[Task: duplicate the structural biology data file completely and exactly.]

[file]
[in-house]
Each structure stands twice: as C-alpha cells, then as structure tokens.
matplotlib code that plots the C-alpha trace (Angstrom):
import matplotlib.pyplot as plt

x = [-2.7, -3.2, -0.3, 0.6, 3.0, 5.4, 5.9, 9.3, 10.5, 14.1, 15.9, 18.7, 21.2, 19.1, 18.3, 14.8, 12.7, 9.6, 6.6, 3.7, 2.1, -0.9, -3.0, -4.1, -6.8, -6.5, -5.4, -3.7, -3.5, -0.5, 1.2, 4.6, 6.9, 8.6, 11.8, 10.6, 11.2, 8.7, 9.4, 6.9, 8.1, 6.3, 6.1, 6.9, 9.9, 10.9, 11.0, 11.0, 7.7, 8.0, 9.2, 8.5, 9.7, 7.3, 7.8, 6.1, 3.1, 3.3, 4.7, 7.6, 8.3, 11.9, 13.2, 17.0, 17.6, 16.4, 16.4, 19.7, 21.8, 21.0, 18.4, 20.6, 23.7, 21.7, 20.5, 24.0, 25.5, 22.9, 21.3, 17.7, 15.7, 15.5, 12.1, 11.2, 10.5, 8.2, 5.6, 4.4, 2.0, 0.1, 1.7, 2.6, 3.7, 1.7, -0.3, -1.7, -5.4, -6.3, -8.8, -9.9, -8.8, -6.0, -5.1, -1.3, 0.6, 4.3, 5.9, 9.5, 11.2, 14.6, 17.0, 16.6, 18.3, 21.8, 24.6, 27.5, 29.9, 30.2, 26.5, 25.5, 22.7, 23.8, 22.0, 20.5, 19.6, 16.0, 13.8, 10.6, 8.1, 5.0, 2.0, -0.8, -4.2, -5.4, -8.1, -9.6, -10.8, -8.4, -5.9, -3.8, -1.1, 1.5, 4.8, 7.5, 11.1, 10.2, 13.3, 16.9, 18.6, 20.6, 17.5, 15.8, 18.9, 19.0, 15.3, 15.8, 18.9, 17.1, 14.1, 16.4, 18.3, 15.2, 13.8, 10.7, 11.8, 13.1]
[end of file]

[in-house]
Each structure stands twice: as C-alpha cells, then as structure tokens.
matplotlib code that plots the C-alpha trace (Angstrom):
import matplotlib.pyplot as plt

x = [-2.7, -3.2, -0.3, 0.6, 3.0, 5.4, 5.9, 9.3, 10.5, 14.1, 15.9, 18.7, 21.2, 19.1, 18.3, 14.8, 12.7, 9.6, 6.6, 3.7, 2.1, -0.9, -3.0, -4.1, -6.8, -6.5, -5.4, -3.7, -3.5, -0.5, 1.2, 4.6, 6.9, 8.6, 11.8, 10.6, 11.2, 8.7, 9.4, 6.9, 8.1, 6.3, 6.1, 6.9, 9.9, 10.9, 11.0, 11.0, 7.7, 8.0, 9.2, 8.5, 9.7, 7.3, 7.8, 6.1, 3.1, 3.3, 4.7, 7.6, 8.3, 11.9, 13.2, 17.0, 17.6, 16.4, 16.4, 19.7, 21.8, 21.0, 18.4, 20.6, 23.7, 21.7, 20.5, 24.0, 25.5, 22.9, 21.3, 17.7, 15.7, 15.5, 12.1, 11.2, 10.5, 8.2, 5.6, 4.4, 2.0, 0.1, 1.7, 2.6, 3.7, 1.7, -0.3, -1.7, -5.4, -6.3, -8.8, -9.9, -8.8, -6.0, -5.1, -1.3, 0.6, 4.3, 5.9, 9.5, 11.2, 14.6, 17.0, 16.6, 18.3, 21.8, 24.6, 27.5, 29.9, 30.2, 26.5, 25.5, 22.7, 23.8, 22.0, 20.5, 19.6, 16.0, 13.8, 10.6, 8.1, 5.0, 2.0, -0.8, -4.2, -5.4, -8.1, -9.6, -10.8, -8.4, -5.9, -3.8, -1.1, 1.5, 4.8, 7.5, 11.1, 10.2, 13.3, 16.9, 18.6, 20.6, 17.5, 15.8, 18.9, 19.0, 15.3, 15.8, 18.9, 17.1, 14.1, 16.4, 18.3, 15.2, 13.8, 10.7, 11.8, 13.1]